Quantum Computing Basics Papers
Here are some papers on the basics of quantum computing:
- Basics of Quantum Computation
- Author: Vlatko Vedral, et al.
- Date: August 4, 2011
- Snippet: Discusses the basic principles of quantum computation, including the construction of basic gates and networks.
- Quantum Computations: Fundamentals And Algorithms
- Author: Steven Duplij, et al.
- Date: December 10, 2007
- Snippet: Reviews basic concepts of quantum theory of information and principles of quantum calculations.
- Quantum information and quantum computing: an overview and some mathematical aspects
- Author: Maurice Robert Kibler
- Date: November 22, 2018
- Snippet: Provides main ideas behind quantum computing and quantum information, focusing on quantum bits or qubits.
- Quantum computing: principles and applications
- Author: Guanru Feng, et al.
- Date: October 17, 2023
- Snippet: Discusses the current progress in the number of qubits, coherence times, and gate fidelities.
- Quantum computing via measurements only
- Author: Robert Raussendorf, et al.
- Date: May 23, 2007
- Snippet: Talks about the scalability of quantum systems to a large number of qubits for practical applications.
Would you like to deep dive into any of these papers?
The paper "Basics of Quantum Computation" discusses Shor's algorithm in the section titled "4. Outline of Quantum Factorization". It describes the algorithm as probabilistic and explains how to determine the factors of a given number N using quantum computation. The algorithm's efficiency is also discussed, noting that modular exponentiation dominates the time complexity.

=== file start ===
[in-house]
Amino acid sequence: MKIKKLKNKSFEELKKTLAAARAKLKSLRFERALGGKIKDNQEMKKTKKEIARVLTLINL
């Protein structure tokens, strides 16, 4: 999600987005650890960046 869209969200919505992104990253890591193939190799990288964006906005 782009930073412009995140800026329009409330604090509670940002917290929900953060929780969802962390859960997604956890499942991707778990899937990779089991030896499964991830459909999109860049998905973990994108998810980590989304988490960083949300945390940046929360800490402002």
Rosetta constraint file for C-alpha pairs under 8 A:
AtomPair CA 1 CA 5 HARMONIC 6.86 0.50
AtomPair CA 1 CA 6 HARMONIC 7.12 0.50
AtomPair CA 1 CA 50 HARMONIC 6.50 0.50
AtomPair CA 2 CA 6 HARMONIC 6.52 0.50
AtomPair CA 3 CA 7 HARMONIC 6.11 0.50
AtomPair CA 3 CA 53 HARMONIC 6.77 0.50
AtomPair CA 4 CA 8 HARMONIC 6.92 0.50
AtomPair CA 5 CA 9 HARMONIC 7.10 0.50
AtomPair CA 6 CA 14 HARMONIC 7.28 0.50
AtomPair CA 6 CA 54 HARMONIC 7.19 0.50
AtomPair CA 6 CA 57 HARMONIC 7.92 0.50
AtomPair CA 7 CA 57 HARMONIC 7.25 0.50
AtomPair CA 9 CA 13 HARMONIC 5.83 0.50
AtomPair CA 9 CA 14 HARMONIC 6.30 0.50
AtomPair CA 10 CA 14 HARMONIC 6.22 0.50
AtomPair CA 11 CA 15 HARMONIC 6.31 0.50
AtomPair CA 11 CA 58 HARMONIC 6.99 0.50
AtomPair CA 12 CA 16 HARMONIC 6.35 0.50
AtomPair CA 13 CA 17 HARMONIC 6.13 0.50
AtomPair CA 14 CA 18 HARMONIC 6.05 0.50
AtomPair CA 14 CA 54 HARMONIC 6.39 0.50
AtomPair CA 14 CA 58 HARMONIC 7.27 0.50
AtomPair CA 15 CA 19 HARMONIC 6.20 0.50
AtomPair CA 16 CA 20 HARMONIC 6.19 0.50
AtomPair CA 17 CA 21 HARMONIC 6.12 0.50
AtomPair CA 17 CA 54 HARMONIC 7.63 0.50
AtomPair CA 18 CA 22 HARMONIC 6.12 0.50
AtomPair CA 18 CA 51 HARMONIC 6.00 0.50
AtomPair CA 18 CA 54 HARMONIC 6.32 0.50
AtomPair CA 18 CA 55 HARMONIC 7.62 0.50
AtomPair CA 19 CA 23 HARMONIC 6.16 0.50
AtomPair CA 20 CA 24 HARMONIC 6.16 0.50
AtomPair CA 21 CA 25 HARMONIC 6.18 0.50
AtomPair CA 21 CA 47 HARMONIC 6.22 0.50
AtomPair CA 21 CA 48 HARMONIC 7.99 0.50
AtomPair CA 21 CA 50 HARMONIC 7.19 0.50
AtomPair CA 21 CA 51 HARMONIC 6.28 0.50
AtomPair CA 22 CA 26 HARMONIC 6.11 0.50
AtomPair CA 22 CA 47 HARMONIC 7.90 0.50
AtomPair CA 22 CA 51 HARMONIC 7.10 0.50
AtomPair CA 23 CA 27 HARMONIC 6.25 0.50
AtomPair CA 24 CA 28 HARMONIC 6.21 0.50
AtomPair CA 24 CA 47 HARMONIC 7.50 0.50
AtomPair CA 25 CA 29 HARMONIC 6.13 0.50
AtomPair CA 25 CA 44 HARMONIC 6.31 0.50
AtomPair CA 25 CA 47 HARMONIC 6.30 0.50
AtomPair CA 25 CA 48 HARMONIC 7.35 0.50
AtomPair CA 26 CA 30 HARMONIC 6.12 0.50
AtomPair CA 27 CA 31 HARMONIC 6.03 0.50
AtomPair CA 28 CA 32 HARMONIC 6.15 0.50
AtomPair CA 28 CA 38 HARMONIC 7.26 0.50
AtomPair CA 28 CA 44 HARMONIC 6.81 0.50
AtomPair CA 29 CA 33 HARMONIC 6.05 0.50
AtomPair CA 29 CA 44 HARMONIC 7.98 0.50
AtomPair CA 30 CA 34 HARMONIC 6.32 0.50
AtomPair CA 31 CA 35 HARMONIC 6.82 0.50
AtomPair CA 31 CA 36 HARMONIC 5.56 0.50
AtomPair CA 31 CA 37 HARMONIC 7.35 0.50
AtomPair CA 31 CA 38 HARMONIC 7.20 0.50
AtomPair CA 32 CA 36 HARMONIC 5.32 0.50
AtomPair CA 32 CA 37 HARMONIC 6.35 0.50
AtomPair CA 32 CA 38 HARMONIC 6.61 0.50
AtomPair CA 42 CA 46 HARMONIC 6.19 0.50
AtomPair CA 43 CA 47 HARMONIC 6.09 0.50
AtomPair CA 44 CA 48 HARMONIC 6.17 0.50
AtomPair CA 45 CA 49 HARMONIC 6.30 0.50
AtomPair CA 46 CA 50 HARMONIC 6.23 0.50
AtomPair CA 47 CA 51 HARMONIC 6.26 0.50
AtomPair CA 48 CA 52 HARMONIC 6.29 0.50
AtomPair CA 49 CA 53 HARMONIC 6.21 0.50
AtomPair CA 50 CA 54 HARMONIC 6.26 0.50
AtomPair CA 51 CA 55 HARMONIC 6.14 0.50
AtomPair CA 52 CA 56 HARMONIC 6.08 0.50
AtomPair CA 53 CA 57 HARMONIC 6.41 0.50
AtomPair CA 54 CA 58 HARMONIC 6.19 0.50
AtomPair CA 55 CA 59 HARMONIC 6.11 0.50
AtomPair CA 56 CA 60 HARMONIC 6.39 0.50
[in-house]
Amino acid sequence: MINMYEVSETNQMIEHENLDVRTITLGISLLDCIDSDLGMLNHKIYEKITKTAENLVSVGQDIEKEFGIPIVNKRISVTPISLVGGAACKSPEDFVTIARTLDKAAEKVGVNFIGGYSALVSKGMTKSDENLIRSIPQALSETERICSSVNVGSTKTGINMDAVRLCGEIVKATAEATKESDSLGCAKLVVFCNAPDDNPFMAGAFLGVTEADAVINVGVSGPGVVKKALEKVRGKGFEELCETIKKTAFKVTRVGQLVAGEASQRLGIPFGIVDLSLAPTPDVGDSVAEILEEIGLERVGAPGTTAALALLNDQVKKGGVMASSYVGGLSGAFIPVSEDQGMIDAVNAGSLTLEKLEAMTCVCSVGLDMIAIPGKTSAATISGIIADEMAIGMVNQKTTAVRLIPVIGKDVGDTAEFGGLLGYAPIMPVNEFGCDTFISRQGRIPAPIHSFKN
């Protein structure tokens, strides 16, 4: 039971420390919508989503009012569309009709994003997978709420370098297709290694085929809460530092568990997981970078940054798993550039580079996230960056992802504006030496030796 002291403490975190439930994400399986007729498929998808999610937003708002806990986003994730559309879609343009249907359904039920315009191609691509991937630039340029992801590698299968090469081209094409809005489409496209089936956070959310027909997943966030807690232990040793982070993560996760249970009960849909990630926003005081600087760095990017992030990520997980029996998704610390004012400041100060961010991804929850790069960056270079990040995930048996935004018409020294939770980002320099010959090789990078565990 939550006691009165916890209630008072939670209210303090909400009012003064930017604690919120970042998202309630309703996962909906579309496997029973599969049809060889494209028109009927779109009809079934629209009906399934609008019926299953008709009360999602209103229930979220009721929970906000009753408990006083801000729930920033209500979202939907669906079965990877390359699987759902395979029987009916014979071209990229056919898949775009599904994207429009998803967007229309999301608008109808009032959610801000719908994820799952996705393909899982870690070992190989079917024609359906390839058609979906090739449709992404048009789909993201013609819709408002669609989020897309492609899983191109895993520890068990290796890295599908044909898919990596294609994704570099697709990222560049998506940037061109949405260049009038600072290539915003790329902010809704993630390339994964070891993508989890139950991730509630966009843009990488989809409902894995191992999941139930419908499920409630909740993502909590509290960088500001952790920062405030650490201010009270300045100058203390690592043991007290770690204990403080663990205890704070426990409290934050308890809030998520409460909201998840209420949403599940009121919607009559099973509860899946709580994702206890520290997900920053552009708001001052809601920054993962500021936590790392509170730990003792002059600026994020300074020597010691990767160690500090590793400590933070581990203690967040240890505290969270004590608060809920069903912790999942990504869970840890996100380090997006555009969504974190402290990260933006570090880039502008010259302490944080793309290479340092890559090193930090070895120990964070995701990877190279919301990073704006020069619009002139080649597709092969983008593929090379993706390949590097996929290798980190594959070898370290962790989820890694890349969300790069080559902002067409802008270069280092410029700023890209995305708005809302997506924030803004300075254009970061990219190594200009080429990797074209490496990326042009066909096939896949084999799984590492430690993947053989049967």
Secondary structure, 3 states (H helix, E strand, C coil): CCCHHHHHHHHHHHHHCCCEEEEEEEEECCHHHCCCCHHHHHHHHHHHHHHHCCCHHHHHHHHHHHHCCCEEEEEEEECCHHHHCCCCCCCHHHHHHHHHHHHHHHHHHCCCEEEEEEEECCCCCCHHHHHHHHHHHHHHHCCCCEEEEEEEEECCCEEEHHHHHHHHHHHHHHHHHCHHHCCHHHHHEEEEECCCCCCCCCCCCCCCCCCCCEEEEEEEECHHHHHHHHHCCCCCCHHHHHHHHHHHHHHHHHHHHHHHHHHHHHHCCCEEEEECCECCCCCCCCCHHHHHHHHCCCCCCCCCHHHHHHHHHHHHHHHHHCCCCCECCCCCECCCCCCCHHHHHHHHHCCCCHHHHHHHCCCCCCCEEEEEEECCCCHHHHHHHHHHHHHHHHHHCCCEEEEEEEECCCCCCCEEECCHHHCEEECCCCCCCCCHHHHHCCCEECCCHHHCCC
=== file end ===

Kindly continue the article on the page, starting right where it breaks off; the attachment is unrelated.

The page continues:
Would you like to read the full section for more details?
Gentle Summary for Beginners:
Shor's algorithm is a quantum computing method for finding the factors of a large number N. In simpler terms, it helps you break down a big number into smaller numbers that multiply together to give you the original number. This is a crucial problem in computer science and cryptography.
Here's how it works:
Choose a Number: Pick a random number a that is smaller than N and has no common factors with N.
Find the Period: Use quantum computing to find the "period" r of the function armodN. The period is the smallest r such that ar equals 1 when divided by N.
Calculate Factors: Once you have r, you can easily find the factors of N.
Check and Repeat: Sometimes, the algorithm might give a wrong answer. You can quickly check this by multiplying the factors. If they don't give you N, you run the algorithm again.
The beauty of Shor's algorithm is that it can do this much faster than any known method using classical computers. This makes it a game-changer for tasks like breaking encryption codes, which rely on the difficulty of factorization.
Would you like to know more about any specific part?